Settlement for $3.25 million in South Carolina (2017) – This was a wrongful death case. The decent was in her home and experienced an electrical problem. She suffered numerous injuries from the high voltage that caused her death. The lawsuit claimed that the electrical company left energized wiring in her driveway for over an hour. The lawsuit claimed that the defendant should have de-energized the line when performing the work.

Settlement for $60 million in Ohio (2016) – The lawsuit was brought on behalf of a severely injured 12-year old child. She was injured by a downed power line that was part of a system that was antiquated and needed replacement. The power line was downed in Hurricane Sandy. The power line dangled over the street within easy reach. The girl reached up and touched the low hanging power line and was severely electrocuted, suffering a significant brain injury. She will now require around the clock care for the rest of her life due to suffering a profound brain injury.

Settlement for $6 million in Washington (2016) – The plaintiff was working for a subcontractor on a road construction project. He was assigned to help steady the swinging pole. However, the defendants allowed the pole to become electrified during the process. The plaintiff suffered electrical brain injuries that resulted in cognitive and memory impairments and was unable to return to work. He also suffered entrance and exit burns in his hands and feet from the current. The general contractor and the subcontractor were cited for safety violations in connection with the incident.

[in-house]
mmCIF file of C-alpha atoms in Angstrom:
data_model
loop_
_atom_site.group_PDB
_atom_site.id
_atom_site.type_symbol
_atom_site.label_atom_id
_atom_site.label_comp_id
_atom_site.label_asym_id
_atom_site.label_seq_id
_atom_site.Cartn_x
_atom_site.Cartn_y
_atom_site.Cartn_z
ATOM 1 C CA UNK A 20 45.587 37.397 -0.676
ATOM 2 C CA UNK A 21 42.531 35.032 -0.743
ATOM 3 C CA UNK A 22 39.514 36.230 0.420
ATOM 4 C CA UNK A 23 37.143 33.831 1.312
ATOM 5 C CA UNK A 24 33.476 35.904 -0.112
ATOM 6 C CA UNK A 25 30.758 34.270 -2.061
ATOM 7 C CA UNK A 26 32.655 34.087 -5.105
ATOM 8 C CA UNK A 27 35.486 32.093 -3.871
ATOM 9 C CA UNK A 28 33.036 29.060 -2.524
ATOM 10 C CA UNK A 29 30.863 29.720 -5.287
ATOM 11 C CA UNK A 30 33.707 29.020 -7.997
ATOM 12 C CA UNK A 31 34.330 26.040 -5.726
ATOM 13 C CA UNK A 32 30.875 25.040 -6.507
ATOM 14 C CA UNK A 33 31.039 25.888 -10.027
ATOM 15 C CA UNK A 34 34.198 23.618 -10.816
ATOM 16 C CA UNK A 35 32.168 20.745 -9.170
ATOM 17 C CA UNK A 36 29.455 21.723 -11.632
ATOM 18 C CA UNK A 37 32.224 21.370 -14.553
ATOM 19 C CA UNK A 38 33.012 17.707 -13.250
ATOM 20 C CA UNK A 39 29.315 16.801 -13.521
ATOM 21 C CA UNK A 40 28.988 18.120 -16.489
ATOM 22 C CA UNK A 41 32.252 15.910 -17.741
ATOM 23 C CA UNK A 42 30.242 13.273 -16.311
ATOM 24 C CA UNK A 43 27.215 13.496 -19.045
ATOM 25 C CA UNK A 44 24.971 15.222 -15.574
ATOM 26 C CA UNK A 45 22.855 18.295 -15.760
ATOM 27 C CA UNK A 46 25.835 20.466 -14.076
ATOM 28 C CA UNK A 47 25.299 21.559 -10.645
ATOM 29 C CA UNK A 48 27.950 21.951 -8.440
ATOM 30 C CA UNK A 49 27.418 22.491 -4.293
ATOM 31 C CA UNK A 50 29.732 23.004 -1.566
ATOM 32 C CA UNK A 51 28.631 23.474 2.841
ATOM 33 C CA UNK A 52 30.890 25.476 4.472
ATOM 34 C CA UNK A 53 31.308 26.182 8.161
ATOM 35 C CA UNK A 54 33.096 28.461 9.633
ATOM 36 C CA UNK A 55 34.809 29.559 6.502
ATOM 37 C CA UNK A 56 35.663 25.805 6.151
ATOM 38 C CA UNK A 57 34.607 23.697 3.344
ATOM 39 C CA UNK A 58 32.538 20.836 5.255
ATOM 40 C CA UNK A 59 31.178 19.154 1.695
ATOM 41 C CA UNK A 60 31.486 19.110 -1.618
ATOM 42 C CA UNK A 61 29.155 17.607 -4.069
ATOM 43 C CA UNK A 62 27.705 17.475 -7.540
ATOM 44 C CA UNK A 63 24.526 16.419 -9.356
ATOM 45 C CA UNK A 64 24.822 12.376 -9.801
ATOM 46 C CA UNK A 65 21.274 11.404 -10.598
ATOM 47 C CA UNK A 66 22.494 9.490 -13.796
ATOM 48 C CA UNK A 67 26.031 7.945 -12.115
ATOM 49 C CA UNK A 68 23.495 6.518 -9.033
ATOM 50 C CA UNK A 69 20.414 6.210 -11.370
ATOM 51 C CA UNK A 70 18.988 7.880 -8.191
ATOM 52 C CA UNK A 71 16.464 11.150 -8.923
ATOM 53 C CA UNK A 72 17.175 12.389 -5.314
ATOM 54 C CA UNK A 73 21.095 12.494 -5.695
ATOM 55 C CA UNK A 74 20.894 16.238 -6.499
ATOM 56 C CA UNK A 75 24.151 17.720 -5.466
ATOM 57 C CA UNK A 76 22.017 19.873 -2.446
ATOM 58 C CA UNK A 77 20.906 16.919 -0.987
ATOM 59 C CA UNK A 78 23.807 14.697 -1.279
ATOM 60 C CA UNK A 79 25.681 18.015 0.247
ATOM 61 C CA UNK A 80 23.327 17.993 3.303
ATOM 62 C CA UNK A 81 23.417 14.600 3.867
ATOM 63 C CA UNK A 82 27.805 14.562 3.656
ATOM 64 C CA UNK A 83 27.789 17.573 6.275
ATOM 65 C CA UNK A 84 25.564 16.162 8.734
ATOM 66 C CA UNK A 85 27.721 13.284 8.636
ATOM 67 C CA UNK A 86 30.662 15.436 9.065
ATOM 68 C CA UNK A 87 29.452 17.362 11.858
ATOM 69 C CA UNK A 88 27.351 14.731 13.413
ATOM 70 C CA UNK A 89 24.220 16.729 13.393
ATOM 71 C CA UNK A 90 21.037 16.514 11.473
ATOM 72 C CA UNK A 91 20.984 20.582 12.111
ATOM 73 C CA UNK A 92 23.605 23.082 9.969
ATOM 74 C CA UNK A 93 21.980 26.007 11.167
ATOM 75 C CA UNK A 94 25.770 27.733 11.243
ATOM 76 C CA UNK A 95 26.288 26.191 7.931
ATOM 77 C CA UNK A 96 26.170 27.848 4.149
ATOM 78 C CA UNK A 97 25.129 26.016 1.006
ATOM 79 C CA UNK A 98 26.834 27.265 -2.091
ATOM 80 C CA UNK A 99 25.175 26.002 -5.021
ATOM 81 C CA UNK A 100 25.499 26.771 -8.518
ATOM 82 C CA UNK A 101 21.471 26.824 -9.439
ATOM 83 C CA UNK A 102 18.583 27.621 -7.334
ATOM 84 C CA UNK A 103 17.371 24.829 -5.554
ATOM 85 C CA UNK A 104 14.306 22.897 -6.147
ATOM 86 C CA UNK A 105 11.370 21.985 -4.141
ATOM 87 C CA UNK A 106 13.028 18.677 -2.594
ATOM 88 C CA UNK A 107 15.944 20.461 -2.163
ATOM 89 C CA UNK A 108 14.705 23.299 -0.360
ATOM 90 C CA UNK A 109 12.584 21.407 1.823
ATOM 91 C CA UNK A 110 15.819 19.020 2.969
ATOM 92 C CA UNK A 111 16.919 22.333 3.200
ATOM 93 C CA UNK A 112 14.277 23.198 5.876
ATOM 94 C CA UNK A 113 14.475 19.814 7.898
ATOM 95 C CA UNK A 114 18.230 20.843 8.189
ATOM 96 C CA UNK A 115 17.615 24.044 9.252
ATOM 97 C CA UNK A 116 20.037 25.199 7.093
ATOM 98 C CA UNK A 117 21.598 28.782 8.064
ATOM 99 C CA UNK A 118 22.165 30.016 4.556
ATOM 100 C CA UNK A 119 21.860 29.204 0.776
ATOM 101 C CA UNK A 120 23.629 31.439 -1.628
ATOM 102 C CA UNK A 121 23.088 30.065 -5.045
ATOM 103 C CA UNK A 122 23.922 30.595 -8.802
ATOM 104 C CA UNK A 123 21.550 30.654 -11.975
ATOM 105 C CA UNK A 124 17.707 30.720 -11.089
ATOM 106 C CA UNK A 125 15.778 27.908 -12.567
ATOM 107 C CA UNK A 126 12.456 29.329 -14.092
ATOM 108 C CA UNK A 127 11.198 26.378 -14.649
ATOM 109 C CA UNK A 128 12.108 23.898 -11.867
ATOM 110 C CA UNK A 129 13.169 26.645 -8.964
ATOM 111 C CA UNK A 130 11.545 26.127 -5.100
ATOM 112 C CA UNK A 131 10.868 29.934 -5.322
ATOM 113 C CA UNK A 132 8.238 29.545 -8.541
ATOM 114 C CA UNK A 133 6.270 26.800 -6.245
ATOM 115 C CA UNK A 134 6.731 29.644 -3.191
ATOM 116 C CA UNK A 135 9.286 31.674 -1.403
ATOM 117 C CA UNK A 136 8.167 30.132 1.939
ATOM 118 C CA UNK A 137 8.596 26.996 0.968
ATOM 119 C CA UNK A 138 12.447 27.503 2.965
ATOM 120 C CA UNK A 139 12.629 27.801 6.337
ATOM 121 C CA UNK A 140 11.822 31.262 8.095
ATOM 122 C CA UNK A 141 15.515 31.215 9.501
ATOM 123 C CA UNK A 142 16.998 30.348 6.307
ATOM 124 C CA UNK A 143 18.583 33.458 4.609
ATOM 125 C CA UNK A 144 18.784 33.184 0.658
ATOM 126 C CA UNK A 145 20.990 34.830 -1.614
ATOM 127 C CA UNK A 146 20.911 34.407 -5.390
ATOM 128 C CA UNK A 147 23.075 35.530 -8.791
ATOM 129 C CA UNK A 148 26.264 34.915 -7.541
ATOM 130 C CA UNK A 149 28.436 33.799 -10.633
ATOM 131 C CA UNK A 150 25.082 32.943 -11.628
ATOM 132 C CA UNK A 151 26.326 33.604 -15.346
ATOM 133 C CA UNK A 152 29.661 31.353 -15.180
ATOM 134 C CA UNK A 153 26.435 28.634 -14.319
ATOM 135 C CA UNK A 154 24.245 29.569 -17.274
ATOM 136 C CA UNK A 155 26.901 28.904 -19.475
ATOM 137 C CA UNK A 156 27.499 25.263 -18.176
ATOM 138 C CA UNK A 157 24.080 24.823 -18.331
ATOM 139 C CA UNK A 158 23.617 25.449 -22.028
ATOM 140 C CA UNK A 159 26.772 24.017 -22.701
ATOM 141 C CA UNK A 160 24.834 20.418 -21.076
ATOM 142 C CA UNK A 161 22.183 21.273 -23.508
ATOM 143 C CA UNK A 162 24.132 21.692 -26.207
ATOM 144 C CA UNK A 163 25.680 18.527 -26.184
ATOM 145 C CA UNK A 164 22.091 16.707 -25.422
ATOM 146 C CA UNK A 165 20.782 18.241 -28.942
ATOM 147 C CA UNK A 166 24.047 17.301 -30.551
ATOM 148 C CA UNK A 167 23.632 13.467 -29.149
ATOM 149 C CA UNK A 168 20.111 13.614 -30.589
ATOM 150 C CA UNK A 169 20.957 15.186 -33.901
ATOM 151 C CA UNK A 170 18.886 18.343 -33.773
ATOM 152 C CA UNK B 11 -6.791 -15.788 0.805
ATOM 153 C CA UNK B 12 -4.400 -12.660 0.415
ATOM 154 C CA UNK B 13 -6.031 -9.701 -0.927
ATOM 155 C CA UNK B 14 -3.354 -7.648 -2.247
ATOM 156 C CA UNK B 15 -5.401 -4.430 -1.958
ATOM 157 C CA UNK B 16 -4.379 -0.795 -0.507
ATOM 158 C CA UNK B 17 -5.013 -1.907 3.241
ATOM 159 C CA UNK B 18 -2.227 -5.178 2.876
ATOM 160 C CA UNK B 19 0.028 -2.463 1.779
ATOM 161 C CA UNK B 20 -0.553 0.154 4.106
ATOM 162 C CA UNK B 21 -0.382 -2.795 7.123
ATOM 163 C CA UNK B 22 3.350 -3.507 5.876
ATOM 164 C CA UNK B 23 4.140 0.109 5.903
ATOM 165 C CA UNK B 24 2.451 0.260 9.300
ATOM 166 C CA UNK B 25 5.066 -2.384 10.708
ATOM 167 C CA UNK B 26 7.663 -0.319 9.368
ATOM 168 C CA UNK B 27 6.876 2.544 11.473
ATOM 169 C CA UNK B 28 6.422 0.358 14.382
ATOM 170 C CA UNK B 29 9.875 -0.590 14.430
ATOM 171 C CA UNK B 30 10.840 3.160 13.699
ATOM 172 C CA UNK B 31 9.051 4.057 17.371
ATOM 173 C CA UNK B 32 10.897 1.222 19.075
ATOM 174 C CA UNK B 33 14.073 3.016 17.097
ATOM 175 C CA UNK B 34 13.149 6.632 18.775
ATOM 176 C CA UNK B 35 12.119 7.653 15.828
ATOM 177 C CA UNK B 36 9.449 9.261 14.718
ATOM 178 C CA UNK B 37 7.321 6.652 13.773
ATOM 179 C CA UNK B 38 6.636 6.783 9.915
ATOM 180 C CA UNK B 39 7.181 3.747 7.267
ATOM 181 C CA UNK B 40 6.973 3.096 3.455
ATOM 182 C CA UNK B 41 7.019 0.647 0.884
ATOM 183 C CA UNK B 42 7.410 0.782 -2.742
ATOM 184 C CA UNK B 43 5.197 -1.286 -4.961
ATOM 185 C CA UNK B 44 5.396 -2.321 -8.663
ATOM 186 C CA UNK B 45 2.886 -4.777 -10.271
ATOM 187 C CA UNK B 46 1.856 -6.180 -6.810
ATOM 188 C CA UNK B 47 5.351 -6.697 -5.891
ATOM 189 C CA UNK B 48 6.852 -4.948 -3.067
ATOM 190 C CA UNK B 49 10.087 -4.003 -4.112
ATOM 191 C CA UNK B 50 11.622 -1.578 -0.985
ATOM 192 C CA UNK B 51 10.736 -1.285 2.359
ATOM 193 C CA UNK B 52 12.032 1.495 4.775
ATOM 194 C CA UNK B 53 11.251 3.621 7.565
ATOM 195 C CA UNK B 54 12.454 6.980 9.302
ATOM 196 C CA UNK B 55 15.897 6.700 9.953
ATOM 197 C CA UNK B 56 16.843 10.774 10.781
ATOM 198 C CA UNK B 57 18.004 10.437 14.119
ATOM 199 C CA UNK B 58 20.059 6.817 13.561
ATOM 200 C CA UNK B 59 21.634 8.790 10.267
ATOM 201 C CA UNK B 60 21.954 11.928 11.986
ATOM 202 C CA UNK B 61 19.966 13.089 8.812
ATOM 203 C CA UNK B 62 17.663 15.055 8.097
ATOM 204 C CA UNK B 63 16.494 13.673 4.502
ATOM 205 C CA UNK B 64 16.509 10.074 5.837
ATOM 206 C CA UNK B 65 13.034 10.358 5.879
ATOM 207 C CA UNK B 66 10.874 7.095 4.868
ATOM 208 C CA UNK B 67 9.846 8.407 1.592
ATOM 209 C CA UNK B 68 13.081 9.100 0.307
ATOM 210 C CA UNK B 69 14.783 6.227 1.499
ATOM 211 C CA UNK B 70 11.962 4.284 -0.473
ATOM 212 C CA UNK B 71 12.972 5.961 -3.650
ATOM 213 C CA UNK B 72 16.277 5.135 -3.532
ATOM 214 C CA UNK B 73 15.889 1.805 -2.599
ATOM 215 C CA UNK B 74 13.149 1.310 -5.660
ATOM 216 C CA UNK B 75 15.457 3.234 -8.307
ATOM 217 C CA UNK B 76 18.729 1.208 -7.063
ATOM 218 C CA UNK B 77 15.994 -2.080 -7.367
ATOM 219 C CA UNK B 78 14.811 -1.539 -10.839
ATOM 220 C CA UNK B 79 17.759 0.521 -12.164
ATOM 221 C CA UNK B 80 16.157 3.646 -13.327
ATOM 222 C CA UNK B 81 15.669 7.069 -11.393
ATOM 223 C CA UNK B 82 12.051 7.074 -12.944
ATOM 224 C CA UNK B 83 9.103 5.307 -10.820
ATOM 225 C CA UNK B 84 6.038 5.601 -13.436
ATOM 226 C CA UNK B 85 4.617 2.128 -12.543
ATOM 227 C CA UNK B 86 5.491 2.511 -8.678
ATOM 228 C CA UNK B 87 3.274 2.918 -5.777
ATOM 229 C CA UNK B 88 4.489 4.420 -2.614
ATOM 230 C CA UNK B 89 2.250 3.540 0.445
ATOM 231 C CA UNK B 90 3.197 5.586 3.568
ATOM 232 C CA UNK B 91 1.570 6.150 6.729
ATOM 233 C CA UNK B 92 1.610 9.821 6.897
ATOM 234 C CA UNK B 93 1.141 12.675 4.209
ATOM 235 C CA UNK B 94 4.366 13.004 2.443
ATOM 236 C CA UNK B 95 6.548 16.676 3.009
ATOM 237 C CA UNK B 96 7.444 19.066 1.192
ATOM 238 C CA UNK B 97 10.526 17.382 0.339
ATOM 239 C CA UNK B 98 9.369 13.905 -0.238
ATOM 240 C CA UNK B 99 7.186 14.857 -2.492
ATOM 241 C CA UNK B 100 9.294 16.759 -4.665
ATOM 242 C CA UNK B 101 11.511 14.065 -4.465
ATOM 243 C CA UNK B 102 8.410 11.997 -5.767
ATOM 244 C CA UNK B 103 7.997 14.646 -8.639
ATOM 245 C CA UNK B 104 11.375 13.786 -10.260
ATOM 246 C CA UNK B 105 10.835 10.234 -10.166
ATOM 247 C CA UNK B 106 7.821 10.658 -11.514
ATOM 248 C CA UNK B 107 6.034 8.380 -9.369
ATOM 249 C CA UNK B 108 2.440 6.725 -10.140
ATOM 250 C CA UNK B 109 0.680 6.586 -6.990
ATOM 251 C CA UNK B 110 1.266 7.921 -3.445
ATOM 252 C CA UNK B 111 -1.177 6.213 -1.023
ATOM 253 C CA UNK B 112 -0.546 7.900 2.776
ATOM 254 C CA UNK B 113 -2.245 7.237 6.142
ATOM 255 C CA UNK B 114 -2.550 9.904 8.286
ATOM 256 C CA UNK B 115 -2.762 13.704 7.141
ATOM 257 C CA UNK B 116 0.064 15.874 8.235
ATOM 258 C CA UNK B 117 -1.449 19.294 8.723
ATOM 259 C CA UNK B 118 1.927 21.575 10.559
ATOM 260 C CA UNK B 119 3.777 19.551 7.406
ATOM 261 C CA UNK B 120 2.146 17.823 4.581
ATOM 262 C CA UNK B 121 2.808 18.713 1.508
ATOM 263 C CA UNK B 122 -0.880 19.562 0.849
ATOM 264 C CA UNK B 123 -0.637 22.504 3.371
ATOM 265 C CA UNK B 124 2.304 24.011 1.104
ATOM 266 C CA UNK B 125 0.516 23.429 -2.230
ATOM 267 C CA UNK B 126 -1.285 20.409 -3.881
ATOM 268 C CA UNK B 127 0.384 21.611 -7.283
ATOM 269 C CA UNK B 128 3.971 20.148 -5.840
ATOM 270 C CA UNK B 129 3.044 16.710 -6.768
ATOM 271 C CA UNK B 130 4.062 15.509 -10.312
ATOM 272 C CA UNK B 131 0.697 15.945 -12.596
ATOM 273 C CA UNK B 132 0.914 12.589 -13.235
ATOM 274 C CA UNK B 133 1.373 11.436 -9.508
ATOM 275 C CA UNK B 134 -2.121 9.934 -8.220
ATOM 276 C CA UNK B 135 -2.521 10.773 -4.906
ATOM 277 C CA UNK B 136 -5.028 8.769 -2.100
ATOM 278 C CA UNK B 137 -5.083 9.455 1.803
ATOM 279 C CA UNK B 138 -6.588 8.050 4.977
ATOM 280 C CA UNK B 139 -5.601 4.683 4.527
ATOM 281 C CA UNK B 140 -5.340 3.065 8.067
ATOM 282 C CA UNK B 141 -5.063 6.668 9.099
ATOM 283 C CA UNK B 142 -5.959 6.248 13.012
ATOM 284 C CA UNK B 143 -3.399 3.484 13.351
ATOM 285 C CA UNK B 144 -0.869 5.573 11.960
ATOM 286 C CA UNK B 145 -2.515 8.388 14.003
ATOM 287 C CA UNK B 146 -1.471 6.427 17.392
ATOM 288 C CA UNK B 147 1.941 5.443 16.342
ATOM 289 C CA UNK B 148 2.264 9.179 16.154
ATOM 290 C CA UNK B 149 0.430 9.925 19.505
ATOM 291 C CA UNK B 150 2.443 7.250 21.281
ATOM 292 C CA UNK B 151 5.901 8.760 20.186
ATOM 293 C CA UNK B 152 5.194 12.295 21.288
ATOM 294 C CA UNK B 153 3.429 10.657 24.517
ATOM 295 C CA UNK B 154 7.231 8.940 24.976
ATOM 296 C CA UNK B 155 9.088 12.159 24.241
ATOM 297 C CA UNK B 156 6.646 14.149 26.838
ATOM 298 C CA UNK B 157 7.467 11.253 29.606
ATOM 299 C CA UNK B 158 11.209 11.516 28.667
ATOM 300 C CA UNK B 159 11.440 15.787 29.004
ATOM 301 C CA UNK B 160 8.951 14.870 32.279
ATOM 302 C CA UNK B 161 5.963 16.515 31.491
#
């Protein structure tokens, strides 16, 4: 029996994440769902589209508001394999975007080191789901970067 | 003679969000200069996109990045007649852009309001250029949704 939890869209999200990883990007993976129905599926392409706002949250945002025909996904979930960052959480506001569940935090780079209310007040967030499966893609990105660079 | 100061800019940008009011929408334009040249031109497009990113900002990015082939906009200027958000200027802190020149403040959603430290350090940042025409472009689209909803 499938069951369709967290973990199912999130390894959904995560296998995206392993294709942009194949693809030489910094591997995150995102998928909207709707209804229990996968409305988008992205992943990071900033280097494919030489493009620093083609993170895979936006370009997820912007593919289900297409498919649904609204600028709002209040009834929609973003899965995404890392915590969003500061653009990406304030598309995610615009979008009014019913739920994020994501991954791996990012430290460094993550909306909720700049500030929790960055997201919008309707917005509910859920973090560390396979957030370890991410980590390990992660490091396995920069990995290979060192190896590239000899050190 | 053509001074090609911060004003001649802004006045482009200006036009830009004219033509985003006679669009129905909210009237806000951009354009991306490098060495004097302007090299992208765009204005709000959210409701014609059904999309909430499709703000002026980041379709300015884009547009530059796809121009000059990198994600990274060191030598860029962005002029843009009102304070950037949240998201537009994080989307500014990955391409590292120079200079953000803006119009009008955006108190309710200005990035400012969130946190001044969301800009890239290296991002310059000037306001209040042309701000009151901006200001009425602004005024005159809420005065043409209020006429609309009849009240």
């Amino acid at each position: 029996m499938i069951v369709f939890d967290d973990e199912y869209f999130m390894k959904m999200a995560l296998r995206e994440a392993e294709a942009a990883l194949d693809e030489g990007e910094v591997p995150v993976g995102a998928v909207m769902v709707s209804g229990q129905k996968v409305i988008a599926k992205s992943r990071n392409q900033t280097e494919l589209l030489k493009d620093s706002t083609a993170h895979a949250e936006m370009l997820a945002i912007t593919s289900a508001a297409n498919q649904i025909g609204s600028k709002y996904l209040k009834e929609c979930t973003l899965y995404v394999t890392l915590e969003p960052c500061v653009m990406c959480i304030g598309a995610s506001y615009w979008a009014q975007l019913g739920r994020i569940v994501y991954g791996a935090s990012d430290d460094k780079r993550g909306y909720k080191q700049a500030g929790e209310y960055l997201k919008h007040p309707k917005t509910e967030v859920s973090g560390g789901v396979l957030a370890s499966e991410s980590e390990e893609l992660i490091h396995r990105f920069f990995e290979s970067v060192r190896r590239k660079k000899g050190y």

Plaintiff Verdict for $1.806 million in Louisiana (2015) – This was a wrongful death case. The decedent was at a bar. He was invited up to the roof of the bar after closing in order to get a view of the Mississippi River. The operated of the bar provided him with alcoholic beverages while he was on the roof. The decedent came into contact with a power line that was located in close proximity to the building. The lawsuit was filed against the bar owner for allowing patrons access to the roof with the dangerous condition and against the power company for failing to warn customers of the dangerous condition.

Settlement for $3.1 million in Nevada (2015) – The plaintiff was a structural mover and was engaged in a job. He was on the roof, attempting to move low hanging wires. He was walking on the roof carrying a telephone cable when he contacted a high voltage wire. He suffered severe injuries in the electrocution and was in a coma for several weeks afterwards. He suffered significant destruction of bones and muscle that resulted in multiple amputations. The lawsuit was filed against the county for issuing the permit since it knew or should have known that the roof was within six feet of high voltage power wires.

Settlement for $1.05 million in Massachusetts (2014) – This was a wrongful death case. The decedent was an electrical apprentice who was working at a construction project. He came into contact with a live 277 volt circuit and was electrocuted to death. There was a short circuit in one of the junction boxes that helped cause the injury. The decedent was trapped when current ran through him and he could not be freed. The lawsuit claimed that the workers were not properly trained in the electrical plan and that the property owner was aware of the issues with the main circuit breaker and did not fix them.

Settlement for $1.25 million in Pennsylvania (2014) – This was a wrongful death case. The decedent was working in asbestos removal as part of the renovation of a property. He came into contact with a high voltage electrical line and was killed. The lawsuit claimed that the defendants should not have let anyone into the area where there was an active power line and failed to post diagrams of the power lines for workers to see.

Have You or a Loved one Been Electrocuted? Get Legal Help Now

An electrocution injury lawyer can help you and your family get the compensation that you deserve from an electrocution injury. Contact the attorneys at Rosenfeld Injury Lawyers to set up your free no-risk consultation today and find out how we can help you.